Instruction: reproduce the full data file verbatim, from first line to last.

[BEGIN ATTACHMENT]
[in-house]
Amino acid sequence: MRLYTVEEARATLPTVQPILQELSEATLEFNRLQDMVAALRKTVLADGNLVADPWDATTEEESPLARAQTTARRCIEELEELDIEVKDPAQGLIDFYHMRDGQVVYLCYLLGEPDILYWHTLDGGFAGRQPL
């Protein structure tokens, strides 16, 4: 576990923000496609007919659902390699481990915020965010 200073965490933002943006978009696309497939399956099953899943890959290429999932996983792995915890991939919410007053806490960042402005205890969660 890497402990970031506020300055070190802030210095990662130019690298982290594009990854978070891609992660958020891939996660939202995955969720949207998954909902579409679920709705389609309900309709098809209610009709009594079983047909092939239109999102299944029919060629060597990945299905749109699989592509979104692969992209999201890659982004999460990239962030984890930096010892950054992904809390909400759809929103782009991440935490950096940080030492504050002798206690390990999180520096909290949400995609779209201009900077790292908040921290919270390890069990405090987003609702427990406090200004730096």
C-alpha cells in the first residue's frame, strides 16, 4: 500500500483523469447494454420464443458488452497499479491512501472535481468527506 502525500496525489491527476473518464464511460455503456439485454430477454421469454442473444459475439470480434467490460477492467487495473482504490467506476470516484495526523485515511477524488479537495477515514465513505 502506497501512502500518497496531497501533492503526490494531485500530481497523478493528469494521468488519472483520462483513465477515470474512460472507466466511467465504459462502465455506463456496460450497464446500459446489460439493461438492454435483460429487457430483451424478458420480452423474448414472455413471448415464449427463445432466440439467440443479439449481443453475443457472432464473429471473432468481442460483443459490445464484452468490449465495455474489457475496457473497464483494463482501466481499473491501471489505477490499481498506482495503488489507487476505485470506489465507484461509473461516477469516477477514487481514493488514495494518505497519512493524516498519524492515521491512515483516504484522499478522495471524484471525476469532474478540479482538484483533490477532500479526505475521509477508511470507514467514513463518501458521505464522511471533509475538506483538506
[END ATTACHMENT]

[in-house]
Amino acid sequence: MRLYTVEEARATLPTVQPILQELSEATLEFNRLQDMVAALRKTVLADGNLVADPWDATTEEESPLARAQTTARRCIEELEELDIEVKDPAQGLIDFYHMRDGQVVYLCYLLGEPDILYWHTLDGGFAGRQPL
């Protein structure tokens, strides 16, 4: 576990923000496609007919659902390699481990915020965010 200073965490933002943006978009696309497939399956099953899943890959290429999932996983792995915890991939919410007053806490960042402005205890969660 890497402990970031506020300055070190802030210095990662130019690298982290594009990854978070891609992660958020891939996660939202995955969720949207998954909902579409679920709705389609309900309709098809209610009709009594079983047909092939239109999102299944029919060629060597990945299905749109699989592509979104692969992209999201890659982004999460990239962030984890930096010892950054992904809390909400759809929103782009991440935490950096940080030492504050002798206690390990999180520096909290949400995609779209201009900077790292908040921290919270390890069990405090987003609702427990406090200004730096």
C-alpha cells in the first residue's frame, strides 16, 4: 500500500483523469447494454420464443458488452497499479491512501472535481468527506 502525500496525489491527476473518464464511460455503456439485454430477454421469454442473444459475439470480434467490460477492467487495473482504490467506476470516484495526523485515511477524488479537495477515514465513505 502506497501512502500518497496531497501533492503526490494531485500530481497523478493528469494521468488519472483520462483513465477515470474512460472507466466511467465504459462502465455506463456496460450497464446500459446489460439493461438492454435483460429487457430483451424478458420480452423474448414472455413471448415464449427463445432466440439467440443479439449481443453475443457472432464473429471473432468481442460483443459490445464484452468490449465495455474489457475496457473497464483494463482501466481499473491501471489505477490499481498506482495503488489507487476505485470506489465507484461509473461516477469516477477514487481514493488514495494518505497519512493524516498519524492515521491512515483516504484522499478522495471524484471525476469532474478540479482538484483533490477532500479526505475521509477508511470507514467514513463518501458521505464522511471533509475538506483538506